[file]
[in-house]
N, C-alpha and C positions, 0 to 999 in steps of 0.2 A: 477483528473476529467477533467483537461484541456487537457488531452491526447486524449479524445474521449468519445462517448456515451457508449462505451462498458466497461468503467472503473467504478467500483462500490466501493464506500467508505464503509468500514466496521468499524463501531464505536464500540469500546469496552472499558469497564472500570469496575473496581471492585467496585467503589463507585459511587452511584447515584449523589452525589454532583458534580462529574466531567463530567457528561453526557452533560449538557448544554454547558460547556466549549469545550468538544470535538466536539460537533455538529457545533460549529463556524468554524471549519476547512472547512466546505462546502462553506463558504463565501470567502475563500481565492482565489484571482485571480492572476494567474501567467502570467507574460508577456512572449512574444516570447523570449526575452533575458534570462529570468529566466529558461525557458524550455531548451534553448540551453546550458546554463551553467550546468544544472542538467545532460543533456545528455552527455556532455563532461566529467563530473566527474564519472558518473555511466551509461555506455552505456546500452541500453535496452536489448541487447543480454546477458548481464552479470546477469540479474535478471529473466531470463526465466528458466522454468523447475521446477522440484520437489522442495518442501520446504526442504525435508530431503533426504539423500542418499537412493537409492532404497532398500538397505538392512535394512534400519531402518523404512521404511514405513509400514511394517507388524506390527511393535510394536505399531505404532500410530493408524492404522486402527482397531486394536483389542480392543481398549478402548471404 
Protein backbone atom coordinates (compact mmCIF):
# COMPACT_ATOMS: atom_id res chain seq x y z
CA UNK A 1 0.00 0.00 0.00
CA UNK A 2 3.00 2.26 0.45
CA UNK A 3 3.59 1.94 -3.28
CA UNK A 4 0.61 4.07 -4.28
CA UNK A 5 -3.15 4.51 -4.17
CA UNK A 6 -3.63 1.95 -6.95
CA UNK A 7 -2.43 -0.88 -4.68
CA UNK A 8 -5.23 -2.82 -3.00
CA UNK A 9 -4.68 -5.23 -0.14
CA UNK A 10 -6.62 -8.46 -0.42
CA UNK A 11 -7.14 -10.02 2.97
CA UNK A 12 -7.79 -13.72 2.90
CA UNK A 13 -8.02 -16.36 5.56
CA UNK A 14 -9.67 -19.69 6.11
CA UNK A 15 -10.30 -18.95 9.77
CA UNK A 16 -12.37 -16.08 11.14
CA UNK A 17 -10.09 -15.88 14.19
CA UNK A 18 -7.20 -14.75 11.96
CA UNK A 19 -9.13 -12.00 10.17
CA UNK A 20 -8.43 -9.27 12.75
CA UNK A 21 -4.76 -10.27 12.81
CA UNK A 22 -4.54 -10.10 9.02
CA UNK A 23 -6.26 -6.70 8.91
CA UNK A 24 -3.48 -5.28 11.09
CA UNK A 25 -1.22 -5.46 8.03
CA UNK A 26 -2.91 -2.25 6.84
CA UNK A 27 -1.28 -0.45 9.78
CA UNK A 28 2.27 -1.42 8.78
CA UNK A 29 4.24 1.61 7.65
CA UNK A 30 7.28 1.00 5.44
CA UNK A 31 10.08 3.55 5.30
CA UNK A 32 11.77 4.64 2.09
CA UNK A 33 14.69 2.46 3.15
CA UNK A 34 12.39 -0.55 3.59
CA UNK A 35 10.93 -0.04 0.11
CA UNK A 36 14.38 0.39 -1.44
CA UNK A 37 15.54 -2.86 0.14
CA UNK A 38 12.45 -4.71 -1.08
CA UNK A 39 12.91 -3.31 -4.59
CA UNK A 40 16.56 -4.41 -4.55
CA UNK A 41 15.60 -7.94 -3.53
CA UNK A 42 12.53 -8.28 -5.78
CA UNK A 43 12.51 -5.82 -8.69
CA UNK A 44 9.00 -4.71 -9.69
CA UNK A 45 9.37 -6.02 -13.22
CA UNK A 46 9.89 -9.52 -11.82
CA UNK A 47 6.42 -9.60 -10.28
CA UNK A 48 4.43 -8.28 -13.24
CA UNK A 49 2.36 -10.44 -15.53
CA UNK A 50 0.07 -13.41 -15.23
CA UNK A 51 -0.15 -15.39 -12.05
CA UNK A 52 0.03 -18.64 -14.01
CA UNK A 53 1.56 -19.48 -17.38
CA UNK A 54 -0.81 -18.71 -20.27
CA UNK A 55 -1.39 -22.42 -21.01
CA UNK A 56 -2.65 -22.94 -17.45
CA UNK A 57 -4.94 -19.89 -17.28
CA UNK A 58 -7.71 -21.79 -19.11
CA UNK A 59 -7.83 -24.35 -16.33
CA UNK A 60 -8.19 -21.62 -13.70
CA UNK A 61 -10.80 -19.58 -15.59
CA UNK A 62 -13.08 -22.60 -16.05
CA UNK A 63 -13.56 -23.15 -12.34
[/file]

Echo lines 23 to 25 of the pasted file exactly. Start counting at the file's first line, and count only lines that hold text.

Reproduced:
CA UNK A 19 -9.13 -12.00 10.17
CA UNK A 20 -8.43 -9.27 12.75
CA UNK A 21 -4.76 -10.27 12.81